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+61 2 9488 8477
Mobile: +61 419 433 184
+ 61 2 9488 9685
Specialists in Strategic, Enterprise and Project Risk Management
TUTORIAL NOTES: STARTING OUT WITH RISK MANAGEMENT
If you are interested in developing yourrisk management practices in general or need to carry out a
focussed exercise on a specific project or business venture, you will find a few pointers here. No one
could set down one set of guidelines that would suit every need, but Broadleaf has sufficient
experience of a wide range of applications to be able to point out common pitfalls and identify issues
you need to take into account.
Don'tassume this is a comprehensive set of instructions. It is simply intended as an indication of the
factors you should be thinking about. We would be happy to discuss particular requirements in detail
if you get in touch. If you are interested in developing an in-house risk management capability or you
have already started on this path, we can help you develop, refine and optimise that capability.1
Like most processes, risk management can be applied at various levels of sophistication. In its
simplest form it focuses on identifying and describing risks and then establishing priorities among
them. Just being able to describe the risks you face and be clear on which are the most important can
be a big step forward. Exactly how you go about achieving this willdepend on the business you are
in and the culture of your organisation. Here are a few points to bear in mind.
Understand the context. Both in our own work and as part of our contribution to the
Australian/New Zealand Standard for Risk Management, AS/NZS 4630, we have found it
imperative to understand the context in which risks are to be managed. This might seem so
obvious that itdoesn't need to be mentioned but if you fail to ensure that everyone involved has
a common view of what will constitute success and how you can measure the impacts of risks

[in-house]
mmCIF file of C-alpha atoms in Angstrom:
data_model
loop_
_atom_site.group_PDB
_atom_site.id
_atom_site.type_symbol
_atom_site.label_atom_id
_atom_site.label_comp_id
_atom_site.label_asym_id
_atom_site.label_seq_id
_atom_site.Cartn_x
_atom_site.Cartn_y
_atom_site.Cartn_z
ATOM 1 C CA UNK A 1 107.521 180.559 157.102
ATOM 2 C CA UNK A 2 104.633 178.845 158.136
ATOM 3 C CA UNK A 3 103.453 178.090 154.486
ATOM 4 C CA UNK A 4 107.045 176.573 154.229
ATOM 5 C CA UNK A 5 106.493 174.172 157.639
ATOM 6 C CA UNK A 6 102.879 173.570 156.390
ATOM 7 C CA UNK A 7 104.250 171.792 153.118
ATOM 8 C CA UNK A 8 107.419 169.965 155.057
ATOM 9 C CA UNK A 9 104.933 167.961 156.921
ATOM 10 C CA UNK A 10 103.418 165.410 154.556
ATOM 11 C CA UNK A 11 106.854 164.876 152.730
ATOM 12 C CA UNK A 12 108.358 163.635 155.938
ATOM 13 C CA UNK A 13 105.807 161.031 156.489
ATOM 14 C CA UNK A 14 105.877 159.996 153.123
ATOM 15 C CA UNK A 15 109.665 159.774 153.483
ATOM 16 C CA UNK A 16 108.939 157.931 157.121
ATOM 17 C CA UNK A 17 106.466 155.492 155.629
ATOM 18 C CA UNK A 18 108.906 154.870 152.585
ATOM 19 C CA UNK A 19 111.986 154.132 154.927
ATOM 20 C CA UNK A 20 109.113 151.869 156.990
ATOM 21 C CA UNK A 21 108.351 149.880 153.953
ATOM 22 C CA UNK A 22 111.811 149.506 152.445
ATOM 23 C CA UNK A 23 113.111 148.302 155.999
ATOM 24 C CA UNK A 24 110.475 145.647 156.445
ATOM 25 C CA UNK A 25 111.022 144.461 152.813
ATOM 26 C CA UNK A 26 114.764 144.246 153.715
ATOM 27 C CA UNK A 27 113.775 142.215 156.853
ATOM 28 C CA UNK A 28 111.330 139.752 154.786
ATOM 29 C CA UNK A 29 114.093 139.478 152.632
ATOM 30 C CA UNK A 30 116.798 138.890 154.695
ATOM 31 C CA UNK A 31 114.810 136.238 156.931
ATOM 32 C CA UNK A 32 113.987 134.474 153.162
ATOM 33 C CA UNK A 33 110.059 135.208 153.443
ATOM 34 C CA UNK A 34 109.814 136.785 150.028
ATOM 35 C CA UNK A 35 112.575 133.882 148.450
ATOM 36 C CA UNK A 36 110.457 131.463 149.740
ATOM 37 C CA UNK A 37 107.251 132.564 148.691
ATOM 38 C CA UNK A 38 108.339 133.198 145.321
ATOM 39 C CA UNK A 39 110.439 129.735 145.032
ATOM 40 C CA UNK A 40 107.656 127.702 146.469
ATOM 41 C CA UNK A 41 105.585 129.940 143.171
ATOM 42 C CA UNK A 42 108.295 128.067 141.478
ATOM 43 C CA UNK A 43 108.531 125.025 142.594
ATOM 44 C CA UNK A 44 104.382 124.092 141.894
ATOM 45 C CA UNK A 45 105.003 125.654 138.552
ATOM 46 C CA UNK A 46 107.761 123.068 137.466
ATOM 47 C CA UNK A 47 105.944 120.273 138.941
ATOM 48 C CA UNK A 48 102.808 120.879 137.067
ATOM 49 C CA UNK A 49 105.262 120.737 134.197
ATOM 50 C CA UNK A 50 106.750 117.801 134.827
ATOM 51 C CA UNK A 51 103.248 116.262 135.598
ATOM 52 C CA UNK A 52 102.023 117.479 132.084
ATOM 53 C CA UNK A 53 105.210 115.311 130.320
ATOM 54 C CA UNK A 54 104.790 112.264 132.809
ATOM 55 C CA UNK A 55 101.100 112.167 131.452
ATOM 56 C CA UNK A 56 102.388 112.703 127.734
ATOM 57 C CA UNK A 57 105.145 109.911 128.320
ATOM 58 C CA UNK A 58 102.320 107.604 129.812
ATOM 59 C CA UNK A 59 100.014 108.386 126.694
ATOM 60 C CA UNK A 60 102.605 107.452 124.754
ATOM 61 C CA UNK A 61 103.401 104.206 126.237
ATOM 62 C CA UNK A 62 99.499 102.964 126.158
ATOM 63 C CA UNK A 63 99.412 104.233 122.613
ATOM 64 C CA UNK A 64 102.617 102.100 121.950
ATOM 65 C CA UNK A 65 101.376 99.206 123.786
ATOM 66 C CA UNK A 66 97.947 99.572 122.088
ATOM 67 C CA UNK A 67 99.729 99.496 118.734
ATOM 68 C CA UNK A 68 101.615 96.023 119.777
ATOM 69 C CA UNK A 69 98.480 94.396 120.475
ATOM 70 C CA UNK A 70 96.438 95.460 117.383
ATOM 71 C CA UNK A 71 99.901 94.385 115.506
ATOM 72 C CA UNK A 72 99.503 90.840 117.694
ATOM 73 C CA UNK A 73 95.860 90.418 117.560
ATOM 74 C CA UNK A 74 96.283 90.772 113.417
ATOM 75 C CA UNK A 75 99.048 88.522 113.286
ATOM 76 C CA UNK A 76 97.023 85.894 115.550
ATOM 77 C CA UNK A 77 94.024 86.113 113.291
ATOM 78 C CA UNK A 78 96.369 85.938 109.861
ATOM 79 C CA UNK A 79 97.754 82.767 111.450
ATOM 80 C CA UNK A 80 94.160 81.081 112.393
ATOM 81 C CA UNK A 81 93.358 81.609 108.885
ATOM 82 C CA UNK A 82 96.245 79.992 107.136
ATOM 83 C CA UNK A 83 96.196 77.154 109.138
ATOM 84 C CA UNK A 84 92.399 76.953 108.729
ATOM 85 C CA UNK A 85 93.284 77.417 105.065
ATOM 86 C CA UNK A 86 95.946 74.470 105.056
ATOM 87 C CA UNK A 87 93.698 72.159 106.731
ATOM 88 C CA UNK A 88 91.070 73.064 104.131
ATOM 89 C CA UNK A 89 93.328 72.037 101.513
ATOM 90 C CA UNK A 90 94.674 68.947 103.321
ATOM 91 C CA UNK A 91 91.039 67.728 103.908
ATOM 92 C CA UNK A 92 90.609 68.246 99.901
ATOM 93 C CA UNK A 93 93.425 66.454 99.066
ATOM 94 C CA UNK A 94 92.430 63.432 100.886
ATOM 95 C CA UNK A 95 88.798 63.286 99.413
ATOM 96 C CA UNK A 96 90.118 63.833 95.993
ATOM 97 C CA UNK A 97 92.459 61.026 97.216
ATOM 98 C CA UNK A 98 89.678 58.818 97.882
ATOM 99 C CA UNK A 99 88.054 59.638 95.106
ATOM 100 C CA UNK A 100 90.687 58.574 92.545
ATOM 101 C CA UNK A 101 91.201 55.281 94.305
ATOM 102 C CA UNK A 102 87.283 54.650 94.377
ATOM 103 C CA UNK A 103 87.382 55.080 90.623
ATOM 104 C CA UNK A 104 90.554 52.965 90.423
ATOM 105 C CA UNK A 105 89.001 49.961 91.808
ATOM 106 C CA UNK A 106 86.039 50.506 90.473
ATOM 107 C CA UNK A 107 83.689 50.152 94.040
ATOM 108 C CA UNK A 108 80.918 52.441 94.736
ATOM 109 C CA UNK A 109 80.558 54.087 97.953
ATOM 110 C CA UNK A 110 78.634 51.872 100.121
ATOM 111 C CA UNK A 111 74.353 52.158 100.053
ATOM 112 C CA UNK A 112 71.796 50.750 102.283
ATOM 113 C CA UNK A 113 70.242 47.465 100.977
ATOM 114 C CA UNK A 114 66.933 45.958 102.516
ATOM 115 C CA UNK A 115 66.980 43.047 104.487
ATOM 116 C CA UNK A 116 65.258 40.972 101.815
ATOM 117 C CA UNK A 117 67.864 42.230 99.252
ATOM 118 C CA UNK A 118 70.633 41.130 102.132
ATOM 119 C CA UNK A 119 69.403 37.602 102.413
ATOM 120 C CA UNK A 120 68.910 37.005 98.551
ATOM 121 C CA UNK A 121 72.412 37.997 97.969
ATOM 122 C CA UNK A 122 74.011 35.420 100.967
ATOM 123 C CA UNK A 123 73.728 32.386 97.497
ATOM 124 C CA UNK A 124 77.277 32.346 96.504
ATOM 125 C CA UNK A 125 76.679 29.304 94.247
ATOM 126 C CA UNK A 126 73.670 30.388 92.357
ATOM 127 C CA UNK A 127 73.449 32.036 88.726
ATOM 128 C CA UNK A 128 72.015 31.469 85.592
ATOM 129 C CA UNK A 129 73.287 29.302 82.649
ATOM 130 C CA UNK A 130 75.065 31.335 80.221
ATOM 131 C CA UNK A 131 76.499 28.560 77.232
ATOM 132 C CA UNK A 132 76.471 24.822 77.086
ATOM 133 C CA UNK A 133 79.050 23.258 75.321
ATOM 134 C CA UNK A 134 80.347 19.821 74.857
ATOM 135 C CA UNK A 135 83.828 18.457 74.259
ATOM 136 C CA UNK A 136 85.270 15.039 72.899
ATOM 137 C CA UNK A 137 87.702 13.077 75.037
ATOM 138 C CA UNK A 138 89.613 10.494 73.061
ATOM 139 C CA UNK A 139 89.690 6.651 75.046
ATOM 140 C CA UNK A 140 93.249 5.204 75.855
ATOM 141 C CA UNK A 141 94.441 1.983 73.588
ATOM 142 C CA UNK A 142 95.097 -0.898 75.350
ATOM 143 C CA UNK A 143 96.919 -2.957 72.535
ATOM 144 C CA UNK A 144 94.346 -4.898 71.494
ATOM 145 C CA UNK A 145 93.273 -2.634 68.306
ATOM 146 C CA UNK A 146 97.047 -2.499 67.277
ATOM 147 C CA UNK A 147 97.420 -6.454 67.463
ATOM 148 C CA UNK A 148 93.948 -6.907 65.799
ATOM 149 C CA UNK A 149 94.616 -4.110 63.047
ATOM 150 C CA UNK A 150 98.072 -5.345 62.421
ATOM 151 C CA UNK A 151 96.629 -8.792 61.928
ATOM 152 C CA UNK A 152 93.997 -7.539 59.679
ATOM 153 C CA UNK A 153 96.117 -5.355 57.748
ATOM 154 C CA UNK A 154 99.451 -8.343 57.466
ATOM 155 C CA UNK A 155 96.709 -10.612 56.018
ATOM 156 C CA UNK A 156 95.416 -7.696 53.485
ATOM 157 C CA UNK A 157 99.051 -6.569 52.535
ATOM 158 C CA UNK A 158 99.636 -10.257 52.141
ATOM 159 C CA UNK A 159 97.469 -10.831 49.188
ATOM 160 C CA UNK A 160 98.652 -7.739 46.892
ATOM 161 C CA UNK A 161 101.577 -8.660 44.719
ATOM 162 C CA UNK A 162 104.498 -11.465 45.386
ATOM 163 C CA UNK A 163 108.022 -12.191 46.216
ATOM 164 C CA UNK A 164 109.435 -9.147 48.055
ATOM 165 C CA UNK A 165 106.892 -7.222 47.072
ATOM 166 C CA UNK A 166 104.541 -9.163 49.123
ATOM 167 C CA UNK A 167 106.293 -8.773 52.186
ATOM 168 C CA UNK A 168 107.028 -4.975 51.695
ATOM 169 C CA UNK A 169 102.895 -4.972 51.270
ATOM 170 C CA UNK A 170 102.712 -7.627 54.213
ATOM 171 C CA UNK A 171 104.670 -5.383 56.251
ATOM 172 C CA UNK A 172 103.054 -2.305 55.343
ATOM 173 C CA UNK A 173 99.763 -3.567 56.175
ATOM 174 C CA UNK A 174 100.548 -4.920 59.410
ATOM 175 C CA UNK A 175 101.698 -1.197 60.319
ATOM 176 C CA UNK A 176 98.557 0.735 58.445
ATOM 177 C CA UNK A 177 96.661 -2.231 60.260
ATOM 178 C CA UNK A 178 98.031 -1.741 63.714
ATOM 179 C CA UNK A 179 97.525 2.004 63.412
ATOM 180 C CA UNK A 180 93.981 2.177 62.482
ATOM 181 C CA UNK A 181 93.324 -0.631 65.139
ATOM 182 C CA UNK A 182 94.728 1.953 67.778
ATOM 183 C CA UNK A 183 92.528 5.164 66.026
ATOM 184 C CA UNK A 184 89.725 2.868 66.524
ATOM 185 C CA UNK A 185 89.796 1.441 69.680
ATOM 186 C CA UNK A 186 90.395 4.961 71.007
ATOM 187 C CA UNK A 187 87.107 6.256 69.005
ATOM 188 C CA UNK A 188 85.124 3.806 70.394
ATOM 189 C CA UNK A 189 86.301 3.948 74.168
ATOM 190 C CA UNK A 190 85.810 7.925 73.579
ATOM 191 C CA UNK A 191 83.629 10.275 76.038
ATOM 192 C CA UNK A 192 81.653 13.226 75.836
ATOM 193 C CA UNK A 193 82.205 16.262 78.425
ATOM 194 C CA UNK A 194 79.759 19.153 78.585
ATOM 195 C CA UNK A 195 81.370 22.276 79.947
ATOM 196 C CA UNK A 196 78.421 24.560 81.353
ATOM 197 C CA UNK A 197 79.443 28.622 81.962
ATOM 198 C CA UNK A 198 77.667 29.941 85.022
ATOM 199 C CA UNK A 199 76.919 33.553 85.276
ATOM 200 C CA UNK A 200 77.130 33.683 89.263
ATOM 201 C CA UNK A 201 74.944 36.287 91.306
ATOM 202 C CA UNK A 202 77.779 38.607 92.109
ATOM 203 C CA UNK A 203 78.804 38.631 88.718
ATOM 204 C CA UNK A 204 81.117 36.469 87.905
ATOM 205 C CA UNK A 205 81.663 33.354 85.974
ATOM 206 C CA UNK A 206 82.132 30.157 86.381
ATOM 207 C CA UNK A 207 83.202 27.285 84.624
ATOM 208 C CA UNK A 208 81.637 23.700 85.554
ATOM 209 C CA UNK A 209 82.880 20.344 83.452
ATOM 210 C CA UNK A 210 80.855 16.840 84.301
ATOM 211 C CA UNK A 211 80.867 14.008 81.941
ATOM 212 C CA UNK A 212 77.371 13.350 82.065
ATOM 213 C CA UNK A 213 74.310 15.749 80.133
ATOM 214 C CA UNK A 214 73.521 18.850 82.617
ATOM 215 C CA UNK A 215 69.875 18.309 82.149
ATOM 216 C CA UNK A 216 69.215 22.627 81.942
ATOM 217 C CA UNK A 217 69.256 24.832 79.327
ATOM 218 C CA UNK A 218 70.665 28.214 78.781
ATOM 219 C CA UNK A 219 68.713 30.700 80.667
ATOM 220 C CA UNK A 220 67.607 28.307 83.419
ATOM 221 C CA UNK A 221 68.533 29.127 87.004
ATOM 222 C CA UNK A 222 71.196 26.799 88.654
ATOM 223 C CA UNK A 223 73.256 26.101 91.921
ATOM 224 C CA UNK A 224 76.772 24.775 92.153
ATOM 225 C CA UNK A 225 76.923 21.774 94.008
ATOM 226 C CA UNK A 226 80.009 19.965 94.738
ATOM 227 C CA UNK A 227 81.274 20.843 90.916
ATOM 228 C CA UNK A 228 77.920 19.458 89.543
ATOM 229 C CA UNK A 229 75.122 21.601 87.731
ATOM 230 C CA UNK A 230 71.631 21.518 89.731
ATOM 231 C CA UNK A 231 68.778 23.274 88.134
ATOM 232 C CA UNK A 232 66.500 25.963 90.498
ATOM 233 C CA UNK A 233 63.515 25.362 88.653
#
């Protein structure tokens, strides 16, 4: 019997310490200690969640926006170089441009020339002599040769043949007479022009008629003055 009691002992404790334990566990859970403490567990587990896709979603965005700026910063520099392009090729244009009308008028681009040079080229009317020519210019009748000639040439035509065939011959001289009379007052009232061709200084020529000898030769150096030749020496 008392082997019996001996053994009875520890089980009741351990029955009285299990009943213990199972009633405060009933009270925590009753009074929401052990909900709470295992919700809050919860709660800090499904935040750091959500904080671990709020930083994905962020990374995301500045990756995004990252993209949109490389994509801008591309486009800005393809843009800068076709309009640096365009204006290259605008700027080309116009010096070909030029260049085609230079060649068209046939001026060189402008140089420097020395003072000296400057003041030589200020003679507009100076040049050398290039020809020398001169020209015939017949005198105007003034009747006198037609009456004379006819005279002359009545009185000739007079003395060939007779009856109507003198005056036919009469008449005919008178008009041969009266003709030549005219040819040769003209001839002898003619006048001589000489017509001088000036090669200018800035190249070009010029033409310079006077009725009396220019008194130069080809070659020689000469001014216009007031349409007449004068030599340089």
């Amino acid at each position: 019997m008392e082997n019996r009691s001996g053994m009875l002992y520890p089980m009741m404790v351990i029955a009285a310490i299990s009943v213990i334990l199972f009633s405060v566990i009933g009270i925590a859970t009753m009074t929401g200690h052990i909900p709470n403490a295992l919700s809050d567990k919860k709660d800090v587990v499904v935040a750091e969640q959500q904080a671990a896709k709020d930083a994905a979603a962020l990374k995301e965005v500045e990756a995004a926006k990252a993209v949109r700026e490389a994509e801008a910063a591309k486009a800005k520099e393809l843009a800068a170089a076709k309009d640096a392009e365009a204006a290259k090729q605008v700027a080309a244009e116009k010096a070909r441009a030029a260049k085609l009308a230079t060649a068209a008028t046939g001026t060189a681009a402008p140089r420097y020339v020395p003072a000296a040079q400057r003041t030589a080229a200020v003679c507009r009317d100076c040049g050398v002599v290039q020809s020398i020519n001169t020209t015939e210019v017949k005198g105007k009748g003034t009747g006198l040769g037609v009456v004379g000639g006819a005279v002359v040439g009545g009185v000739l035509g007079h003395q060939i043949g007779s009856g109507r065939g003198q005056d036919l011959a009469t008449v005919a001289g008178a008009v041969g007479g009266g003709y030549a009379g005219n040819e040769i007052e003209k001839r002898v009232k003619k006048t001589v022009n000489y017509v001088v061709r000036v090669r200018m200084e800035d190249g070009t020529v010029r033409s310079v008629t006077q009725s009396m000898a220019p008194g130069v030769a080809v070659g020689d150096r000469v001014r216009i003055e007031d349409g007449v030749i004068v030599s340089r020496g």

on that success then the whole process can fall apart.
The way the context is described will depend on the circumstances of a particular
implementation but it will generally take in at least:
the scope and objectives of theproject or operation you are concerned with;
a description of the stakeholders you need to take into account; and,
criteria for measuring the impacts of risks.
All of this might not be trivial but it is straight forward if you have a clear plan for what your
project or business is trying to achieve. Often risk management runs into trouble because the
plans for the business are informalor even absent. If you find yourself in this situation, start
thinking about risks to your overall business represented by the processes you operate. Your
problems may be deeper than you had feared.
Plan risk identification and assessment. Risk identification and assessment are often given a
lot less attention than they need to make the process cost-effective. To be successful, theywill
© Broadleaf Capital International Pty Ltd, 2007
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Broadleaf Capital International
Tutorial: Starting Out
usually involve a group of people for something between a few hours and a few days, a
substantial investment of effort. This investment can pay off many times over but without
adequate preparation and planning there is a danger of it being wasted.Identification and assessment will not just happen by themselves. It is important to choose
methods that suit your organisation and personnel, and plan how they are implemented as a
small but significant project with well defined deliverables.
Close the loop with actions and monitoring. Many risk assessments end in a report that sits
on a shelf gathering dust. To avoid the assessment...